Five Ways for Employers To Alleviate Employee Financial Stress


Money worries are one of the leading sources of stress for many Indonesian workers. Along with the economic uncertainty, the rising prices for daily necessities are taking a toll on people's financial stress with a grave impact on their mental health. In fact, over a third (37%) of Indonesian employees are experiencing everyday stress, and one in three say they are financially worse off than before, according to the Mercer Marsh Benefits’ report of 2021. 

Employees are dealing with financial stress more than ever, and they are seeking support from their employers to address it. Our Financial Health Survey shows that 33% of employees report never worrying about their financial situation after using our platform, while 39% are experiencing a lot less financial worries than before. Given the connection between money worries and mental health, employers play a key role in supporting the financial wellness of their workforces.


- Tobias Fischer, CEO of wagely.

Not only do money problems affect an employee’s personal life and mental health, but it also directly affects the employer. A study by PwC has shown that financial stress is closely related to employee turnover, productivity losses, increased absences, and low engagement. Simply put, employees focused on personal financial problems aren’t focused on their work. So, how can employers help alleviate employee financial stress? This World Mental Health Day, let’s deep dive into five ways employers can help.

  1. Identify your employees’ financial pain points
    There’s no one-size-fits-all when it comes to helping employees reduce financial stress, as different people have different financial needs. Surveys can help employers identify what stresses their employees and provide insights on which employee benefits are needed most. Start with a survey, and you will know the best approach to support your employees.

  2. Include financial coaching in your mental health resource
    Not all employees will feel comfortable telling their employer they are dealing with financial hardship. Since finances are often seen as a private matter, that same study from PwC suggests that one-on-one financial coaching via phone or video chat would be helpful for employees because of its intimate and confidential nature. That said, employers can consider offering financial coaching alongside their mental health resources.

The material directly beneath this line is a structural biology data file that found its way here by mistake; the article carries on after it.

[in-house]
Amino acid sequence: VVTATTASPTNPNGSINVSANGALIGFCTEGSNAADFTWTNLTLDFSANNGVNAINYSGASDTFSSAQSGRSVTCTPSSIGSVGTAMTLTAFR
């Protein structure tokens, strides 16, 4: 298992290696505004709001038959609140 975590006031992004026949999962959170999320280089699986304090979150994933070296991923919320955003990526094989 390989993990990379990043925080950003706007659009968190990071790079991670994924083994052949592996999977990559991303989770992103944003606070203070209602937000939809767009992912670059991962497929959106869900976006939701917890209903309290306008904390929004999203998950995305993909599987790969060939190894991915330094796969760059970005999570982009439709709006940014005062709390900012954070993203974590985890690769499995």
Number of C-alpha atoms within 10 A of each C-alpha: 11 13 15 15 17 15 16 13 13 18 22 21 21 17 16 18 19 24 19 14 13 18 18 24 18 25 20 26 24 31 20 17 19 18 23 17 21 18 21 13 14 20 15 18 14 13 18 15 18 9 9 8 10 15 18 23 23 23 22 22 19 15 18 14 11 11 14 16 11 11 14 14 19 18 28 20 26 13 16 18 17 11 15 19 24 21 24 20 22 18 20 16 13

1. Encourage employees to embrace sustainable financial wellness
    Predatory lenders typically target vulnerable populations, including those living paycheck-to-paycheck and those who need emergency cash for unexpected expenses, trapping them in a vicious cycle of debt. Although debt or poor finances do not directly lead to mental health, constantly worrying about how they will escape debt can tremendously affect it. Thus, employers can step up to empower their workforces with a more responsible and sustainable financial wellness program.

    Many leading employers are including earned wage access as part of their employee benefits. With an earned wage access provider, employees can access their salary before payday. Whether it’s time to pay the rent or unexpected living expenses, employees who are short on cash no longer need to turn to predatory lenders. Instead, they can use applications like wagely to transfer their earned salary instantly into their bank account. A Financial Health Survey conducted by wagely with more than 3,500 participants shows that 40% of employees stopped applying for kasbon/loan after using the service, while 25% said they apply for it a lot less now.   

  1. Improve your employees’ financial literacy
    Achieving financial goals starts with financial literacy. Whether it’s classes, coaching, or workshop, they all go a long way to help employees feel less anxious and stressed about money. As your employees face life’s biggest decisions, such as buying a home and paying for children’s education, they need to understand the importance of budgeting, taxation, interest rates, debt cycle, etc. After all, workplace financial literacy can increase the level of financial knowledge, and increased financial knowledge helps improve financial wellness.

  1. Raise awareness about mental health issues in the workplace
    We're all familiar with the symptoms and treatments for common illnesses like the flu, diarrhea, and, most recently, COVID-19, but are we sure our employees know enough about how to look after their mental health? Misconceptions and stigma surrounding mental health issues often cause people to suffer in silence and not seek treatment. That’s why raising mental health awareness in the workplace is an important initiative to improve understanding of mental illness and increase access to those who need support.

Those are some ways you can use to help reduce employee financial stress. The time has come to give them the financial support that will make a huge difference not only to your employees’ mental health and wellbeing but also to your business productivity and ability to attract and retain the best talent. We wish you a very happy World Mental Health Day!

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